Original U.S. Springfield Trapdoor M1884 Rifle with Standard Ram Rod made in 1887 with Bayonet & Sling - Serial 349392
Original Item: Only One available. This is a very nice example of the classic Springfield trapdoor rifle, the weapon used, in its carbine form, by the troopers of the 7th Cavalry that met their fate at the Battle of Little Big Horn in 1876. It comes with a very nice original sling and bayonet with a partial scabbard. Based on the markings and characteristics, it definitely looks to have been sent back to arsenal for a refit at some point.
The breech block is marked:
In 1884 the integral Round Rod Bayonet was designed, which could double as a cleaning rod, a development that met with very limited success. However, it was not fitted to all rifles, and not usually seen until at least 1886. It was finally replaced in 1892 with the .30-40 caliber Krag bolt action magazine rifle.
Model 1884 rifles saw service in the Spanish American War. The regular army was issued the new Krag rifles and the guard units received the trapdoor. There are a number of stereopticon pictures that show guard units armed with of 1884 rifles.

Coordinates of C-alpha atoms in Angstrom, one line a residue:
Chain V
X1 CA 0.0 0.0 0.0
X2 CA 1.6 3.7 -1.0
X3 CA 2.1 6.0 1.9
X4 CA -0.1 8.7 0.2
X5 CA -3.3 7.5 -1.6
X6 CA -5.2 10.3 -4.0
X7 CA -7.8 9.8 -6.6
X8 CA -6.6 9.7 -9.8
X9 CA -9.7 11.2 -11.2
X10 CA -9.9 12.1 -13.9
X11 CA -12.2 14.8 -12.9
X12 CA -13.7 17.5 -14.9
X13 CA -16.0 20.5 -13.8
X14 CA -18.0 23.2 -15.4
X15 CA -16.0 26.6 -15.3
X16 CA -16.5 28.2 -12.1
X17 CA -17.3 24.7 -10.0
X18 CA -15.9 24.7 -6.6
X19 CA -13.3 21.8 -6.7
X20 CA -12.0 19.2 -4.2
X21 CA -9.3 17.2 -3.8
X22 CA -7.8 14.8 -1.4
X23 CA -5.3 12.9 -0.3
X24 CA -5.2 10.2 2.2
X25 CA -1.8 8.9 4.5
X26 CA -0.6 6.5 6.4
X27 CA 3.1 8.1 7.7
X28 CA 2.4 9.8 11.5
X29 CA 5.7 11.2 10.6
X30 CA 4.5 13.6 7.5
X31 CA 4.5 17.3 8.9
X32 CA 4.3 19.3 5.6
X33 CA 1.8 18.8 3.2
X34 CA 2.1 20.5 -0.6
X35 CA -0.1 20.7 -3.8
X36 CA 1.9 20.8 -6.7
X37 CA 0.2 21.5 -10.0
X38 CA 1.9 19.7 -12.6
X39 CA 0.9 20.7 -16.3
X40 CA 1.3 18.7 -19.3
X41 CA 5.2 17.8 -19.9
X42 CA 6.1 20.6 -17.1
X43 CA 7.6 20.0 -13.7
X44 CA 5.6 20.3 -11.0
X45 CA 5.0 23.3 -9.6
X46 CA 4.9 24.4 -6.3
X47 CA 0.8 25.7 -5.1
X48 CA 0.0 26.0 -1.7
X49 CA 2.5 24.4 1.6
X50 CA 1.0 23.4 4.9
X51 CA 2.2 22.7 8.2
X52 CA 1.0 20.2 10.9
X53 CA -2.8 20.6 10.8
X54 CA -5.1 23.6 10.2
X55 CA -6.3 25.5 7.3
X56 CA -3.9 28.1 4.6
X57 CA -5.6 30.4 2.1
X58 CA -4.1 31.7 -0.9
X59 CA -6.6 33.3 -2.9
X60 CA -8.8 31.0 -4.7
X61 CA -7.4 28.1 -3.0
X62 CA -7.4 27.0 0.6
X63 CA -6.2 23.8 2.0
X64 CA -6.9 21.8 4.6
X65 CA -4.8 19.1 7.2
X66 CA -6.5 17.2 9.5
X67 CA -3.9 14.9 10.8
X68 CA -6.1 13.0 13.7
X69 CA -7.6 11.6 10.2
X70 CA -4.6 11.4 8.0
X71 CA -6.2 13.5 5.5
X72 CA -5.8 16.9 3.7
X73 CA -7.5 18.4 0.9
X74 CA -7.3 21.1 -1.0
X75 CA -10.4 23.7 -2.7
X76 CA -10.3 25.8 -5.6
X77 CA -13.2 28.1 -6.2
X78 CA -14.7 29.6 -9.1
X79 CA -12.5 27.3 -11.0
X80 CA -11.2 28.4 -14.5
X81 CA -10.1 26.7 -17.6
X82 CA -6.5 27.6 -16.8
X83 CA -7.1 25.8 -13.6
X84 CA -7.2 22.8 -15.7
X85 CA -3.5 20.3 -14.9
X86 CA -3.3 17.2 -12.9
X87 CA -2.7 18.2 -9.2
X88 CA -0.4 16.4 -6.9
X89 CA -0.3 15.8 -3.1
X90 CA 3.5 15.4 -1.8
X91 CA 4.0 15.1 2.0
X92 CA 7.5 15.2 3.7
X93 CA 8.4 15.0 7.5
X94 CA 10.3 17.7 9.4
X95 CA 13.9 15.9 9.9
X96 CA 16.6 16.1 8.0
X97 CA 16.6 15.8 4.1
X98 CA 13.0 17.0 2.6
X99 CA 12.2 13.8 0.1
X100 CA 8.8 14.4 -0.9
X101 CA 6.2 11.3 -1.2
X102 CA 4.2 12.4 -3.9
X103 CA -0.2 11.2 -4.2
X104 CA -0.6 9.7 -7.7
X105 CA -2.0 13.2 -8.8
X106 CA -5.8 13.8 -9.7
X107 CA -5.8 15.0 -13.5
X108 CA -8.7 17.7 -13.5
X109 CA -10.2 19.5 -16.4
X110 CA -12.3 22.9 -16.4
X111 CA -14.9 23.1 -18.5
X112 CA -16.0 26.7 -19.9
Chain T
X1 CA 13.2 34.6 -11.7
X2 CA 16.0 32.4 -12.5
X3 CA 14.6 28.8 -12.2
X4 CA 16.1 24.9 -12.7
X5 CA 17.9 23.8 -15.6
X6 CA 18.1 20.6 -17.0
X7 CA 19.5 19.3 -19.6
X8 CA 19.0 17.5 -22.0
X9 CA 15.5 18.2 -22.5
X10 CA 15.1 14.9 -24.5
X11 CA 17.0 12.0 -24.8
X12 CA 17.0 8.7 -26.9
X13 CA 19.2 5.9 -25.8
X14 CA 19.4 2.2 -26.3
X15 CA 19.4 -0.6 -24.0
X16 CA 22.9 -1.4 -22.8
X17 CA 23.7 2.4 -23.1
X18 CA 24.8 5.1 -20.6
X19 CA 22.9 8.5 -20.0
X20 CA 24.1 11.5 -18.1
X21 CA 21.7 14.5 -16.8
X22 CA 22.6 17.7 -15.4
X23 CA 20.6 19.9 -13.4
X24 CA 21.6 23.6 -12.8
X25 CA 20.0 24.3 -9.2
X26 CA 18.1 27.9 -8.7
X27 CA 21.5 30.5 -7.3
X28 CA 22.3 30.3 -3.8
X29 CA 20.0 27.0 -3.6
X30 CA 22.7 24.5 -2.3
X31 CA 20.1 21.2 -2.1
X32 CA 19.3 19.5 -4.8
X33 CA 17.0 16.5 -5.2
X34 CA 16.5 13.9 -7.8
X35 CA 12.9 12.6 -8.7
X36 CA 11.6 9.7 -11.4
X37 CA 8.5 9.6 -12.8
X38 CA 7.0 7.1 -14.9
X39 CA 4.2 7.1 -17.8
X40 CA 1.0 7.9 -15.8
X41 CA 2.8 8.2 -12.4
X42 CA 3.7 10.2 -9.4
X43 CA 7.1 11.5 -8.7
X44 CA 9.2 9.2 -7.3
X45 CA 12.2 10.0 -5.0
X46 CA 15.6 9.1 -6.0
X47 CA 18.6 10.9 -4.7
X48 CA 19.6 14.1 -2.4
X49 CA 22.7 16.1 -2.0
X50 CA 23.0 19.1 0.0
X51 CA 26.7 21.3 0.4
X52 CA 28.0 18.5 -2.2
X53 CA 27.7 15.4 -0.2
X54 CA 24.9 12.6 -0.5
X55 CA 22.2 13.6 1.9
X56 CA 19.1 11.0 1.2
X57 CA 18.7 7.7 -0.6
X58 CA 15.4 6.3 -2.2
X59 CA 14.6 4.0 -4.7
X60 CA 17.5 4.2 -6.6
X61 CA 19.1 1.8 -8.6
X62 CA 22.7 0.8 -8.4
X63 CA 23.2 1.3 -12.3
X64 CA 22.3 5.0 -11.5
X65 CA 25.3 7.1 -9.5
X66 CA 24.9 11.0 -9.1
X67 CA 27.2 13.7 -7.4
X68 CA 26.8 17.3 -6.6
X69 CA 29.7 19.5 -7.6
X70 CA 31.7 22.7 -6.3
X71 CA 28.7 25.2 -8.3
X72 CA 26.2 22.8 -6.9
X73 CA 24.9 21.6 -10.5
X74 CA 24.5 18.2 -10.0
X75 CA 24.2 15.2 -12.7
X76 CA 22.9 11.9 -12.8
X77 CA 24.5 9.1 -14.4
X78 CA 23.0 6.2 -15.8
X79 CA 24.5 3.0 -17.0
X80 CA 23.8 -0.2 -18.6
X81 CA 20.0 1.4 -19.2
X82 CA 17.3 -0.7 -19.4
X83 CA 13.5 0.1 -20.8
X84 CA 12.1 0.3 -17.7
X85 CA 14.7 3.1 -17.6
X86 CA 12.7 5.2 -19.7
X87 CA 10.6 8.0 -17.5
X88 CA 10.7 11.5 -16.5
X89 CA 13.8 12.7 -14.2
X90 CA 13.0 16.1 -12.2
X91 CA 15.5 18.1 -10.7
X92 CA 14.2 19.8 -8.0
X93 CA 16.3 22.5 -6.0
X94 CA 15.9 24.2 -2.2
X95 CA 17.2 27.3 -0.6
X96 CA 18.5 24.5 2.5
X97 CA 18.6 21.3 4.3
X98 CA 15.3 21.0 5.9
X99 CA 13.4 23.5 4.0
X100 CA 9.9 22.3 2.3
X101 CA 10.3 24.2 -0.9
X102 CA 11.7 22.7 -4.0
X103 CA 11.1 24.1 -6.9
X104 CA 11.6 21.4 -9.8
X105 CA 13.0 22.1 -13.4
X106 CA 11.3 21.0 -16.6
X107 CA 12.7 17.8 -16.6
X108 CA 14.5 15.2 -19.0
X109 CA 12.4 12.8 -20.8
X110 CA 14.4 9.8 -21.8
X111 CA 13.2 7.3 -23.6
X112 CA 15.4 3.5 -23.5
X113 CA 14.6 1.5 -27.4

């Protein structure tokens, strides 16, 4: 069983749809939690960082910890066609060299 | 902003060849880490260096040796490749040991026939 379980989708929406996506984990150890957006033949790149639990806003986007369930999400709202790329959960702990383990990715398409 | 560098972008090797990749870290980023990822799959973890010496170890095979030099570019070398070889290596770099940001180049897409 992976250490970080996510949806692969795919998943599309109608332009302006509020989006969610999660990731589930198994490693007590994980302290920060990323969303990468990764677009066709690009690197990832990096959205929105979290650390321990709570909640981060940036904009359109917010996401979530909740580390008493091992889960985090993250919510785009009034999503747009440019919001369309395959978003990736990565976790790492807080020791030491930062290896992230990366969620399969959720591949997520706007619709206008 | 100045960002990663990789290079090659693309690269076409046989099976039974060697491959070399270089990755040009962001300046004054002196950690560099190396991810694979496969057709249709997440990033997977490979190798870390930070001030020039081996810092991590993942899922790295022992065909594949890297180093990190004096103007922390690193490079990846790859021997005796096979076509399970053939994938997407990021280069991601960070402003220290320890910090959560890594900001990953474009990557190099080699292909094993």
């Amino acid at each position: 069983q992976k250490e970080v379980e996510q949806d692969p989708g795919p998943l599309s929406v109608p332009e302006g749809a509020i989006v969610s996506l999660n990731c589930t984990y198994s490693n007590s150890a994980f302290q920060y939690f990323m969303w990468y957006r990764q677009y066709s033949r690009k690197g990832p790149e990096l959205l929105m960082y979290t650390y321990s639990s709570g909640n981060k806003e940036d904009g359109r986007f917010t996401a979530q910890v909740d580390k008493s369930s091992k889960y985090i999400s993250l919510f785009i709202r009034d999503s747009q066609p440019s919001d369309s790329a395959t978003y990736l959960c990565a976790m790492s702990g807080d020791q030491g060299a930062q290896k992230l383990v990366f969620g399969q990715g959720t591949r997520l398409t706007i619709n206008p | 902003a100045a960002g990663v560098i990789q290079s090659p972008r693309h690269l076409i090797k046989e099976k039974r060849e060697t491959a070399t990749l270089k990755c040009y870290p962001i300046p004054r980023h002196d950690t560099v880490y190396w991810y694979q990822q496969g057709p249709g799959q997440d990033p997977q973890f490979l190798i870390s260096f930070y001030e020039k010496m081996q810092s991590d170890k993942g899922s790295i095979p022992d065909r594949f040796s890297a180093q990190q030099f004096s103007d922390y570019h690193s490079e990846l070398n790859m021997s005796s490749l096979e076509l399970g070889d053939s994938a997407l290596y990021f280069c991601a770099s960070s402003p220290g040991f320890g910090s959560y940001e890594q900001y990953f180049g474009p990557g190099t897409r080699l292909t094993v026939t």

Offered in very good condition is this trapdoor rifle in .45-70 government caliber, Serial # 349392 with a clear SWP 1891 cartouche to the rear of the lock screws. It features a standard ramrod, as it was produced before the sliding ramrod bayonet was introduced in 1888. The rifle has overall very good metal finish and all metal proofs still present, with a nice lightly aged blue finish. The serial number indicates production in 1887, however the stock inspection is from 4 years later.
It has the model 1884 serrated trigger and Buffington sight fitted, along with the correct lower barrel band. However, the stock is in the 1873 configuration, with the standard ramrod and two part trigger guard. The breech block is also stamped 1873 as well. We surmise that the rifle suffered some type of damage, and was sent back to arsenal, and refit with parts on hand. We see no sign that any parts have been changed out anytime recently.